Dozens dead in new Mediterranean migrant tragedy
More than 140 survivors, plucked from the sea after their overloaded boat sank in the latest deadly migrant tragedy to hit the Mediterranean, arrived in Malta today.
Valletta: More than 140 survivors, plucked from the sea after their overloaded boat sank in the latest deadly migrant tragedy to hit the Mediterranean, arrived in Malta today.
The sinking killed more than 30, most of them women and children, when the boat packed with people desperate to reach European shores went down off Malta near the Italian island of Lampedusa, according to officials.
It came just over a week after a similar tragedy killed more than 300 Africans in the deadliest refugee disaster to date in the region, prompting the European Union to call for sea patrols to cope with the flood of migrants knocking on its doors.
In yesterday`s sinking, a boat carrying some 230 refugees capsized in rough seas around 100 kilometres south of Lampedusa and 110 kilometres from Malta.
Thirty-three people, including infants and children, are known to have died as a result, according to a Maltese military source. Some 143 people have so far been rescued, an AFP correspondent said.
The Maltese navy dispatched rescue ships and helicopters and diverted commercial vessels to the area, while Italy sent two naval vessels and helicopters carrying inflatable life rafts.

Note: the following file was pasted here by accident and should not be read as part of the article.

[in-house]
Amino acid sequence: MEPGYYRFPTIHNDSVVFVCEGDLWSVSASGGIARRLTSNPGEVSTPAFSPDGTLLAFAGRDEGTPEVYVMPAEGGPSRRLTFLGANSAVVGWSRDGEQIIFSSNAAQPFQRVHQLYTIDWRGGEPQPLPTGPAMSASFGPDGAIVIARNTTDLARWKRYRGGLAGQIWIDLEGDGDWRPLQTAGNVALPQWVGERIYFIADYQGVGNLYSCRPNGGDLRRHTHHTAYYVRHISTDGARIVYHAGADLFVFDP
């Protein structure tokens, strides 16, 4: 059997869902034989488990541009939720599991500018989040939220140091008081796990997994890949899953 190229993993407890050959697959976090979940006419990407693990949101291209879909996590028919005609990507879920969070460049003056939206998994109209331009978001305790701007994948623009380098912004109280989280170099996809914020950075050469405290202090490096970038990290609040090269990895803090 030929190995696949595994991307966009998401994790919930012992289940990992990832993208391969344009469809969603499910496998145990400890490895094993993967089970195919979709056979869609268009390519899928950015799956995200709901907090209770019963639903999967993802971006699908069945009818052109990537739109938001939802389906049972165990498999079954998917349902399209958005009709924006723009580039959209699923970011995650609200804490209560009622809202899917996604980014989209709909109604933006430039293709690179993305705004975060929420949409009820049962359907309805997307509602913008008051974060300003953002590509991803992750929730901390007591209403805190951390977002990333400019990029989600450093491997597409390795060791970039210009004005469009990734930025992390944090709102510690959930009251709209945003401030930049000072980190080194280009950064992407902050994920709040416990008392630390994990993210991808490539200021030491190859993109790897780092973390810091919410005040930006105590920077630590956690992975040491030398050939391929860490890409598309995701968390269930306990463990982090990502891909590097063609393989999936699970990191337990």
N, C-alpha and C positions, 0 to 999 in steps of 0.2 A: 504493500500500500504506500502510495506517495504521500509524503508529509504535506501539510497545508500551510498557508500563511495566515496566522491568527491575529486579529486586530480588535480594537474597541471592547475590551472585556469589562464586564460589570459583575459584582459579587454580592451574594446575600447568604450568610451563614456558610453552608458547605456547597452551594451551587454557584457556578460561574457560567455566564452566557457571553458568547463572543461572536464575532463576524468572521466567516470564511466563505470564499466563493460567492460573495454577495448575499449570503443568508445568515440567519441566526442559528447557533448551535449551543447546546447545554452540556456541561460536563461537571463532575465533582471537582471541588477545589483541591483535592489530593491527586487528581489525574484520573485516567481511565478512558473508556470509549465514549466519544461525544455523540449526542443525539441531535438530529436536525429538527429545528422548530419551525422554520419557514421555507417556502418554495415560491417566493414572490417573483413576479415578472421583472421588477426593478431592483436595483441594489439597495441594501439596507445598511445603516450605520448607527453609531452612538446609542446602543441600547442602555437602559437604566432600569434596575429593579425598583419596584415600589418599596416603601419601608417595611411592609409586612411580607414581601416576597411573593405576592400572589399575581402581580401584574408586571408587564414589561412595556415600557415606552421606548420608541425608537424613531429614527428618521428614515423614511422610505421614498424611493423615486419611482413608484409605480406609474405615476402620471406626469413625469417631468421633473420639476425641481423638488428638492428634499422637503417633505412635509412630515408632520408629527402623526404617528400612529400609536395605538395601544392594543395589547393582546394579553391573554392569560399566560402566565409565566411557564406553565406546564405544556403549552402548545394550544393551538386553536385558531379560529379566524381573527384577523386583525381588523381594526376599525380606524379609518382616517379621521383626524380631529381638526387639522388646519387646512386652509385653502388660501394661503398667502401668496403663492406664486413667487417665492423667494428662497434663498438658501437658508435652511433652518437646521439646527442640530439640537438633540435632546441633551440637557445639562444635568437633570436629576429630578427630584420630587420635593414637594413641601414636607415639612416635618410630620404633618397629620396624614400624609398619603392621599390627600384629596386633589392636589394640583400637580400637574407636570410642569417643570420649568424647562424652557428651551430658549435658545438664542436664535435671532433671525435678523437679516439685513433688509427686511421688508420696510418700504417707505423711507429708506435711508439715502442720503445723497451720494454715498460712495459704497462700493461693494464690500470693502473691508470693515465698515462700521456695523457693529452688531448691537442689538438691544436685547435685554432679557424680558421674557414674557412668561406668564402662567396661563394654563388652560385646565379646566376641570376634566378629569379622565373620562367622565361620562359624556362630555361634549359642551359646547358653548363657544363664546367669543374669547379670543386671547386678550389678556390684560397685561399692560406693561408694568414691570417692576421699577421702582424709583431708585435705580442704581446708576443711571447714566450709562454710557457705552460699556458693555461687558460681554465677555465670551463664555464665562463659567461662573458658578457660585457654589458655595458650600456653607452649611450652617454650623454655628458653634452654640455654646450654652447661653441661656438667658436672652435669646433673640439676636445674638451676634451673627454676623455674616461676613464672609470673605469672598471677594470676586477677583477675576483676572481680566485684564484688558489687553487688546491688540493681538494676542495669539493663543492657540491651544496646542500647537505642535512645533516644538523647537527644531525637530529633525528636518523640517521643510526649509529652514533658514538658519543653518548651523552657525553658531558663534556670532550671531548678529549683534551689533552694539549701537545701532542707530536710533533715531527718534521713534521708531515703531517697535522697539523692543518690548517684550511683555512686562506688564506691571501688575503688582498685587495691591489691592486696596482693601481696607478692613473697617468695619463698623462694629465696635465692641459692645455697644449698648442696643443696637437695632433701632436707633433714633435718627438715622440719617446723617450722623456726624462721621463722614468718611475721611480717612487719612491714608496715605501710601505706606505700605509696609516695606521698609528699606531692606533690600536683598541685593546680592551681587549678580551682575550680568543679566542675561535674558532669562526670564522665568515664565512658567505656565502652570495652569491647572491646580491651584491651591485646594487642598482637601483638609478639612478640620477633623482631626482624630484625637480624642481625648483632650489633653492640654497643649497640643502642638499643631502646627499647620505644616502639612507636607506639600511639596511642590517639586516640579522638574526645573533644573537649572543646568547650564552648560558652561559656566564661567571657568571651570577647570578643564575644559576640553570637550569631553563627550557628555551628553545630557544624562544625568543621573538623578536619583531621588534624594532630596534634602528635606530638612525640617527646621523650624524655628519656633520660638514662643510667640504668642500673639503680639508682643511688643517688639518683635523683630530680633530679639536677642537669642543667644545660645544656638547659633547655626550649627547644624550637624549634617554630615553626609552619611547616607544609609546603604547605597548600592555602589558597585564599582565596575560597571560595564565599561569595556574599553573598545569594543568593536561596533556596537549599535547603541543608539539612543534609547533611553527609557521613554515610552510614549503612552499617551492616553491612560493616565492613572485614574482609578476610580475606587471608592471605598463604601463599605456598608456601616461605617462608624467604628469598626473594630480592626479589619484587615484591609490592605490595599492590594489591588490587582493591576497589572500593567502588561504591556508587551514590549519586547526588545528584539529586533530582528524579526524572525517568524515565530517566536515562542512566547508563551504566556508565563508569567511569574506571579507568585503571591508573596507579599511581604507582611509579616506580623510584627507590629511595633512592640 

European Union Commissioner for Home Affairs Cecilia Malmstroem said she was following the rescue operations "with sadness and anxiety" and praised Italy and Malta for their swift response.
"These new horrible events are happening while we still have the shocking images of the tragedy in Lampedusa in our minds," she said, adding that the latest disaster highlighted the need for expanded search and rescue operations "to better detect and assist boats in distress".
The Commission has been urging EU states to pledge planes, ships and funds for EU border guard service Frontex, whose budget has been cut.
Italian Prime Minister Enrico Letta called the latest tragedy "a new and dramatic confirmation of the state of emergency".
"Italy and Malta cannot be left all alone, this is a European problem," said his Maltese counterpart, Joseph Muscat, who spoke with Letta by phone.
The migrants in yesterday`s disaster alerted the authorities using a satellite phone when their boat got into difficulty in Maltese waters.
The boat, bound for Lampedusa, capsized after those aboard attempted to catch the attention of a military aircraft flying overhead by gathering at one end of the vessel, the Maltese navy said.